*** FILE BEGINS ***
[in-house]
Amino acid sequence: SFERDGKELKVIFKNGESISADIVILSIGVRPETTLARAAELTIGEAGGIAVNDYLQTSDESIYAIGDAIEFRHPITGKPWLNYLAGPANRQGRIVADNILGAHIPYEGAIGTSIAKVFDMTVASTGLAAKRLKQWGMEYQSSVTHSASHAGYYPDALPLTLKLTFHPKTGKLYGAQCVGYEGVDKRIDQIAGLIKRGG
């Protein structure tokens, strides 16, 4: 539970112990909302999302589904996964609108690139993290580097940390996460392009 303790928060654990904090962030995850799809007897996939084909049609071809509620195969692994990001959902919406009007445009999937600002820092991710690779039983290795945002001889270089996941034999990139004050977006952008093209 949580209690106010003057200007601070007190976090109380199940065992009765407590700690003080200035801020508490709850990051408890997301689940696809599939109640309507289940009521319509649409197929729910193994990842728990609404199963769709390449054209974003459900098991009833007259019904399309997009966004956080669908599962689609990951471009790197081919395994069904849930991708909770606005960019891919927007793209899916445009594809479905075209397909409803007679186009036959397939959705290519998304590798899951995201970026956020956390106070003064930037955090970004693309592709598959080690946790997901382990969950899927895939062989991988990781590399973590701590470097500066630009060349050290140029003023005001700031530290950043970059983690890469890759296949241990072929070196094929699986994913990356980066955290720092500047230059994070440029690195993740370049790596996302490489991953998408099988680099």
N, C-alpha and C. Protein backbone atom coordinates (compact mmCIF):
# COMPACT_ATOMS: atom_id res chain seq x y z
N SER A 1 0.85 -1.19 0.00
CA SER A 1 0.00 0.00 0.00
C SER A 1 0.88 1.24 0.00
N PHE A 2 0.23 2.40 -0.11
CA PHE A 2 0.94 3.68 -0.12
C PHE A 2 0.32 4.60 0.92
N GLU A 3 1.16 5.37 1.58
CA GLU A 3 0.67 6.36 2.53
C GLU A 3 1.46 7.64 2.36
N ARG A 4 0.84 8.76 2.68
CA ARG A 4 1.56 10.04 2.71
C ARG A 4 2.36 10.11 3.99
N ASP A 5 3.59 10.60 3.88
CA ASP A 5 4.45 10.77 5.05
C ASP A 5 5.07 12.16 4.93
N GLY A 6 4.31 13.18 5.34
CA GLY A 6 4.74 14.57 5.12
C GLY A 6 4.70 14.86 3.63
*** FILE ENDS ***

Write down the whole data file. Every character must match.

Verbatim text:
[in-house]
Amino acid sequence: SFERDGKELKVIFKNGESISADIVILSIGVRPETTLARAAELTIGEAGGIAVNDYLQTSDESIYAIGDAIEFRHPITGKPWLNYLAGPANRQGRIVADNILGAHIPYEGAIGTSIAKVFDMTVASTGLAAKRLKQWGMEYQSSVTHSASHAGYYPDALPLTLKLTFHPKTGKLYGAQCVGYEGVDKRIDQIAGLIKRGG
């Protein structure tokens, strides 16, 4: 539970112990909302999302589904996964609108690139993290580097940390996460392009 303790928060654990904090962030995850799809007897996939084909049609071809509620195969692994990001959902919406009007445009999937600002820092991710690779039983290795945002001889270089996941034999990139004050977006952008093209 949580209690106010003057200007601070007190976090109380199940065992009765407590700690003080200035801020508490709850990051408890997301689940696809599939109640309507289940009521319509649409197929729910193994990842728990609404199963769709390449054209974003459900098991009833007259019904399309997009966004956080669908599962689609990951471009790197081919395994069904849930991708909770606005960019891919927007793209899916445009594809479905075209397909409803007679186009036959397939959705290519998304590798899951995201970026956020956390106070003064930037955090970004693309592709598959080690946790997901382990969950899927895939062989991988990781590399973590701590470097500066630009060349050290140029003023005001700031530290950043970059983690890469890759296949241990072929070196094929699986994913990356980066955290720092500047230059994070440029690195993740370049790596996302490489991953998408099988680099």
N, C-alpha and C. Protein backbone atom coordinates (compact mmCIF):
# COMPACT_ATOMS: atom_id res chain seq x y z
N SER A 1 0.85 -1.19 0.00
CA SER A 1 0.00 0.00 0.00
C SER A 1 0.88 1.24 0.00
N PHE A 2 0.23 2.40 -0.11
CA PHE A 2 0.94 3.68 -0.12
C PHE A 2 0.32 4.60 0.92
N GLU A 3 1.16 5.37 1.58
CA GLU A 3 0.67 6.36 2.53
C GLU A 3 1.46 7.64 2.36
N ARG A 4 0.84 8.76 2.68
CA ARG A 4 1.56 10.04 2.71
C ARG A 4 2.36 10.11 3.99
N ASP A 5 3.59 10.60 3.88
CA ASP A 5 4.45 10.77 5.05
C ASP A 5 5.07 12.16 4.93
N GLY A 6 4.31 13.18 5.34
CA GLY A 6 4.74 14.57 5.12
C GLY A 6 4.70 14.86 3.63